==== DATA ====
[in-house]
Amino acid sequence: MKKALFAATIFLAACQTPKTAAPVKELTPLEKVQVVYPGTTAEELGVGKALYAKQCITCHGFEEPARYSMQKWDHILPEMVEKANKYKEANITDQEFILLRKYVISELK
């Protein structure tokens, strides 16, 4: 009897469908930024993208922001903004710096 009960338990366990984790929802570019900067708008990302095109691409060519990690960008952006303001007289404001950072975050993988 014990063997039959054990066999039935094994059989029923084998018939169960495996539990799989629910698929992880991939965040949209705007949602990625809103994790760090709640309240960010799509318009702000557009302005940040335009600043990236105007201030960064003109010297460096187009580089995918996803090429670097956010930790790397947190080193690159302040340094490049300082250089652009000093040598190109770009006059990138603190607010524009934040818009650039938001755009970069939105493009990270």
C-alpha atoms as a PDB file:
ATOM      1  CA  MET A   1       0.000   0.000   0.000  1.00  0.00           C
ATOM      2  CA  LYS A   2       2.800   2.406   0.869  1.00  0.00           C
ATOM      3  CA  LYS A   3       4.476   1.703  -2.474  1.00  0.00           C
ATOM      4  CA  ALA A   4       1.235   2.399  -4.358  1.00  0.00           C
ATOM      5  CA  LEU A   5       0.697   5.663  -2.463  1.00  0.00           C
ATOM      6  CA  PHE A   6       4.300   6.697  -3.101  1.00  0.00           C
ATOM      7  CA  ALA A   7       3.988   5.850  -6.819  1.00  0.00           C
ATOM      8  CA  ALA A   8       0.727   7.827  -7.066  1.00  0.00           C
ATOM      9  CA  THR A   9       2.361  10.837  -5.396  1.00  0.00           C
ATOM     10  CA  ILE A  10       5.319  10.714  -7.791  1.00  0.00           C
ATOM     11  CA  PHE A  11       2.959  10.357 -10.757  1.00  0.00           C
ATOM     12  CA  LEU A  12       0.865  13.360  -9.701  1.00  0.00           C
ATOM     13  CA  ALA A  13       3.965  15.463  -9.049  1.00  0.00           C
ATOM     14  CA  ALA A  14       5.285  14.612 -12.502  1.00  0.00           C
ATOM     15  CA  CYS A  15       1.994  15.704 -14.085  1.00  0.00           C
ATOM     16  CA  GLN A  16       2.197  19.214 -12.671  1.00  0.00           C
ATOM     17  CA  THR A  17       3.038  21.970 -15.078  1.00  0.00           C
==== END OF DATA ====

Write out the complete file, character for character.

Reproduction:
[in-house]
Amino acid sequence: MKKALFAATIFLAACQTPKTAAPVKELTPLEKVQVVYPGTTAEELGVGKALYAKQCITCHGFEEPARYSMQKWDHILPEMVEKANKYKEANITDQEFILLRKYVISELK
């Protein structure tokens, strides 16, 4: 009897469908930024993208922001903004710096 009960338990366990984790929802570019900067708008990302095109691409060519990690960008952006303001007289404001950072975050993988 014990063997039959054990066999039935094994059989029923084998018939169960495996539990799989629910698929992880991939965040949209705007949602990625809103994790760090709640309240960010799509318009702000557009302005940040335009600043990236105007201030960064003109010297460096187009580089995918996803090429670097956010930790790397947190080193690159302040340094490049300082250089652009000093040598190109770009006059990138603190607010524009934040818009650039938001755009970069939105493009990270």
C-alpha atoms as a PDB file:
ATOM      1  CA  MET A   1       0.000   0.000   0.000  1.00  0.00           C
ATOM      2  CA  LYS A   2       2.800   2.406   0.869  1.00  0.00           C
ATOM      3  CA  LYS A   3       4.476   1.703  -2.474  1.00  0.00           C
ATOM      4  CA  ALA A   4       1.235   2.399  -4.358  1.00  0.00           C
ATOM      5  CA  LEU A   5       0.697   5.663  -2.463  1.00  0.00           C
ATOM      6  CA  PHE A   6       4.300   6.697  -3.101  1.00  0.00           C
ATOM      7  CA  ALA A   7       3.988   5.850  -6.819  1.00  0.00           C
ATOM      8  CA  ALA A   8       0.727   7.827  -7.066  1.00  0.00           C
ATOM      9  CA  THR A   9       2.361  10.837  -5.396  1.00  0.00           C
ATOM     10  CA  ILE A  10       5.319  10.714  -7.791  1.00  0.00           C
ATOM     11  CA  PHE A  11       2.959  10.357 -10.757  1.00  0.00           C
ATOM     12  CA  LEU A  12       0.865  13.360  -9.701  1.00  0.00           C
ATOM     13  CA  ALA A  13       3.965  15.463  -9.049  1.00  0.00           C
ATOM     14  CA  ALA A  14       5.285  14.612 -12.502  1.00  0.00           C
ATOM     15  CA  CYS A  15       1.994  15.704 -14.085  1.00  0.00           C
ATOM     16  CA  GLN A  16       2.197  19.214 -12.671  1.00  0.00           C
ATOM     17  CA  THR A  17       3.038  21.970 -15.078  1.00  0.00           C